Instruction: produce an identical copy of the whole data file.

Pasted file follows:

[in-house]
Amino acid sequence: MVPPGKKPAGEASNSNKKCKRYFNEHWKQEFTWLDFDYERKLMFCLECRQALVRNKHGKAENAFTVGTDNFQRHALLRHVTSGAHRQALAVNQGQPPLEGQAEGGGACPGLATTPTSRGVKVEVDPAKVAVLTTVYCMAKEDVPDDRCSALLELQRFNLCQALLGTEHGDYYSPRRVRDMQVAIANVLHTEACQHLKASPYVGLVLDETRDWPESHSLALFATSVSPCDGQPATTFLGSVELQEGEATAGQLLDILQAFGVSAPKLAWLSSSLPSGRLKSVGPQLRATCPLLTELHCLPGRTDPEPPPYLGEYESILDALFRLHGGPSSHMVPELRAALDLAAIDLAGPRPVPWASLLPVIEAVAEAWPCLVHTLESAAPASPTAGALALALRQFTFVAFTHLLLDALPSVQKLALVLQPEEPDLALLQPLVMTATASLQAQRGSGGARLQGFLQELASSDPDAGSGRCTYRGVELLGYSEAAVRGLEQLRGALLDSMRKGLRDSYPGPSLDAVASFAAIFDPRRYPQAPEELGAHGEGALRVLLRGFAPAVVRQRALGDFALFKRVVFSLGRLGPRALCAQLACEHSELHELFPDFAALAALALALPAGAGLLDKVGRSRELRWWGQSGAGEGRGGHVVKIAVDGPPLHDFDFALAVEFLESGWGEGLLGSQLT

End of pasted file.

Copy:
[in-house]
Amino acid sequence: MVPPGKKPAGEASNSNKKCKRYFNEHWKQEFTWLDFDYERKLMFCLECRQALVRNKHGKAENAFTVGTDNFQRHALLRHVTSGAHRQALAVNQGQPPLEGQAEGGGACPGLATTPTSRGVKVEVDPAKVAVLTTVYCMAKEDVPDDRCSALLELQRFNLCQALLGTEHGDYYSPRRVRDMQVAIANVLHTEACQHLKASPYVGLVLDETRDWPESHSLALFATSVSPCDGQPATTFLGSVELQEGEATAGQLLDILQAFGVSAPKLAWLSSSLPSGRLKSVGPQLRATCPLLTELHCLPGRTDPEPPPYLGEYESILDALFRLHGGPSSHMVPELRAALDLAAIDLAGPRPVPWASLLPVIEAVAEAWPCLVHTLESAAPASPTAGALALALRQFTFVAFTHLLLDALPSVQKLALVLQPEEPDLALLQPLVMTATASLQAQRGSGGARLQGFLQELASSDPDAGSGRCTYRGVELLGYSEAAVRGLEQLRGALLDSMRKGLRDSYPGPSLDAVASFAAIFDPRRYPQAPEELGAHGEGALRVLLRGFAPAVVRQRALGDFALFKRVVFSLGRLGPRALCAQLACEHSELHELFPDFAALAALALALPAGAGLLDKVGRSRELRWWGQSGAGEGRGGHVVKIAVDGPPLHDFDFALAVEFLESGWGEGLLGSQLT